Description: A work of creative fiction in the form of a short novel, Asleep in the Arms of God is a limited-omniscient and omniscient narrative describing the experiences of a man named Wafer Roberts, born in Jack County, Texas, in 1900. The novel spans the years from 1900 to 1925, and moves from the Keechi Valley of North Texas, to Fort Worth and then France during World War One, and back again to the Keechi Valley. The dissertation opens with a preface, which examines the form of the novel, and regional and other aspects of this particular work, especially as they relate to the postmodern concern with fragmentation and conditional identity. Wafer confronts in the novel aspects of his own questionable history, which echo the larger concern with exploitative practices including racism, patriarchy, overplanting and overgrazing, and pollution, which contribute to and climax in the postmodern fragmentation. The novel attempts to make a critique of the exploitative rage of Western civilization.
Date: December 1999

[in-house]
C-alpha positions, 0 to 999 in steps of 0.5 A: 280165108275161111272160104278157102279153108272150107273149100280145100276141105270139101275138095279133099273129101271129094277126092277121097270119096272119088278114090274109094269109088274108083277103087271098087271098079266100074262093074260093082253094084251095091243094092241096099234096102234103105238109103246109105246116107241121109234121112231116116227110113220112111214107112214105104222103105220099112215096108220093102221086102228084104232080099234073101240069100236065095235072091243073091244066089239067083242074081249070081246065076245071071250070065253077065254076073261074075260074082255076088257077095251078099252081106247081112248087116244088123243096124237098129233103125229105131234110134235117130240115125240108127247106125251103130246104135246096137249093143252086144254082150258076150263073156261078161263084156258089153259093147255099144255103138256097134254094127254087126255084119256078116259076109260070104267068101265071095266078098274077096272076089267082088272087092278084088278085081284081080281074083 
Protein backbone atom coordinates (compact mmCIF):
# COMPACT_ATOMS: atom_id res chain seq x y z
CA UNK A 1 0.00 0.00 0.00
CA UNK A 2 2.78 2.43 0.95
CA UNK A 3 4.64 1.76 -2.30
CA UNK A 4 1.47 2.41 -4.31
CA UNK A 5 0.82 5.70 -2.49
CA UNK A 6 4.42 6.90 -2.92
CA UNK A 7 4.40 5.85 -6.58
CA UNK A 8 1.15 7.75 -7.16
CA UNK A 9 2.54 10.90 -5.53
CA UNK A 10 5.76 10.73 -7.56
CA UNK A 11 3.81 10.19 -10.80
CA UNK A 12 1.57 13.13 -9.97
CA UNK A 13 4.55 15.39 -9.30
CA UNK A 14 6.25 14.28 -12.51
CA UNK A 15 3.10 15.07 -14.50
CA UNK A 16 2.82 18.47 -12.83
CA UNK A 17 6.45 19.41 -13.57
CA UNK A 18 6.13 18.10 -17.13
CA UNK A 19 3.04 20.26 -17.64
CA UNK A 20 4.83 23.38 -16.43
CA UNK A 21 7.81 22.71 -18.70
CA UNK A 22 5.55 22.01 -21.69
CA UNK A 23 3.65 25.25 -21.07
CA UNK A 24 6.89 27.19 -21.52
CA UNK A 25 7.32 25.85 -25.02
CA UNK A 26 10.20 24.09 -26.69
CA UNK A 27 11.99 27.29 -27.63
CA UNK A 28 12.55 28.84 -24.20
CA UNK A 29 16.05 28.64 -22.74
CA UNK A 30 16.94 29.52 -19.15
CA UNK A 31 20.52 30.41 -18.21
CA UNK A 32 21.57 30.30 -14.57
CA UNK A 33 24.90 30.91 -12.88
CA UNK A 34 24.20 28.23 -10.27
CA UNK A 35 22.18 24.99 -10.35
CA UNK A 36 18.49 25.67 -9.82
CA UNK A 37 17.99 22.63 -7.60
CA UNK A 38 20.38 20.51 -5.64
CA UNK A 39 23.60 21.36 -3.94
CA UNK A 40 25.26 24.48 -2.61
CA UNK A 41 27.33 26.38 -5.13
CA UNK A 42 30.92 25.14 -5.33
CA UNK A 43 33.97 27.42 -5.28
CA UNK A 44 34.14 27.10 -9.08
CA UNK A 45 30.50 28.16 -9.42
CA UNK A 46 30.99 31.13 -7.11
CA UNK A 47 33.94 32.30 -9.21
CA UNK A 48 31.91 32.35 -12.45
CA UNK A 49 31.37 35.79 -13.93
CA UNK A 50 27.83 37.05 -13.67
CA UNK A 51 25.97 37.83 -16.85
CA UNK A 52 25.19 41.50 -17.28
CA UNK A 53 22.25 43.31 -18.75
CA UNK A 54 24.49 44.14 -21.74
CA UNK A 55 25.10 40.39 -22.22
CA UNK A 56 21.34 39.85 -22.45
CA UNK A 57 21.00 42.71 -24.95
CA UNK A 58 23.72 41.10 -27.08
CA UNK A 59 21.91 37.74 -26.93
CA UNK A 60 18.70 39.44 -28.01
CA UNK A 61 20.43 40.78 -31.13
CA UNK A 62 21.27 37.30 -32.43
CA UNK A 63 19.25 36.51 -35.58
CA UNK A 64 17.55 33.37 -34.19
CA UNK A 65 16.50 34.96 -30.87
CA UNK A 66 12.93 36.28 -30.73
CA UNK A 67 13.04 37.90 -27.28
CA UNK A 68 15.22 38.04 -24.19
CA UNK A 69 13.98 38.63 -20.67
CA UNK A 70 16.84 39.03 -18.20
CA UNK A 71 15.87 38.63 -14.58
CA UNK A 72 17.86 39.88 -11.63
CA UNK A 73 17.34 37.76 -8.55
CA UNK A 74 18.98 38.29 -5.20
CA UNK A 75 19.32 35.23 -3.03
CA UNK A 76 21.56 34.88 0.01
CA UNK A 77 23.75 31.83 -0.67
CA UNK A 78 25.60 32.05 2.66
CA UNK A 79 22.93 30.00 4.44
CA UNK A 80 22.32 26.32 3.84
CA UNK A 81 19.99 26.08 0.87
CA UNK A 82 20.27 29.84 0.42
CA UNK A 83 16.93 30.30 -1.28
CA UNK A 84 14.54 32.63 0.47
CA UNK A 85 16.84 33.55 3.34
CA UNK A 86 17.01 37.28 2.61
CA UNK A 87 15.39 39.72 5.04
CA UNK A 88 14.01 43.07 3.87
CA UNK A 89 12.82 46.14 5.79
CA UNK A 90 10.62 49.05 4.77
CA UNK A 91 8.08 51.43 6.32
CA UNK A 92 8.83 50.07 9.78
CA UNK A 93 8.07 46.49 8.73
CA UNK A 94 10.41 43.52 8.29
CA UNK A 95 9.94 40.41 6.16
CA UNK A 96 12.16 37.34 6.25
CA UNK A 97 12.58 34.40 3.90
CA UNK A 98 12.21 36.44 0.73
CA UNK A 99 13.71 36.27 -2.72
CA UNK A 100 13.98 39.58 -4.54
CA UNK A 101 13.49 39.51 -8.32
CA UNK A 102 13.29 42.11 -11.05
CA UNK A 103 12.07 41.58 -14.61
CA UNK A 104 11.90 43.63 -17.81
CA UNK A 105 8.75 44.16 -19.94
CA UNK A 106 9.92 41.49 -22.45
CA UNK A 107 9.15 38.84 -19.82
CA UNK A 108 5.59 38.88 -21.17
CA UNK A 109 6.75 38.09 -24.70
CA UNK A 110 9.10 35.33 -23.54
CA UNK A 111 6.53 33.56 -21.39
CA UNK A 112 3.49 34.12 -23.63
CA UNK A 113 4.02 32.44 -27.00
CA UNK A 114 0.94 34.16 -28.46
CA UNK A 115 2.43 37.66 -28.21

Creator: Clay, Kevin M.
Partner: UNT Libraries

Awen, Barddas, and the Age of Blake

Description: Studies of William Blake's poetry have historically paid little attention to the Welsh literary context of his time, especially the bardic lore (barddas), in spite of the fact that he considered himselfto be a bard and created an epic cosmos in which the bardic had exalted status. Of particular importance is the Welsh concept of the awen, which can be thought of as "the muse," but which must not be limited to the Greek understanding of the term For the Welsh, the awen had to do with the Christian concept of the Holy Spirit, and beyond that, with the poet's connection with his inspiration, or genius, whether Christian of otherwise. This study explores the idea of inspiration as it evolves from the Greek idea of the Muse, as it was perceived in the Middle Ages by Welsh writers, and as it came to be understood and utilized by writers in the Age of Blake.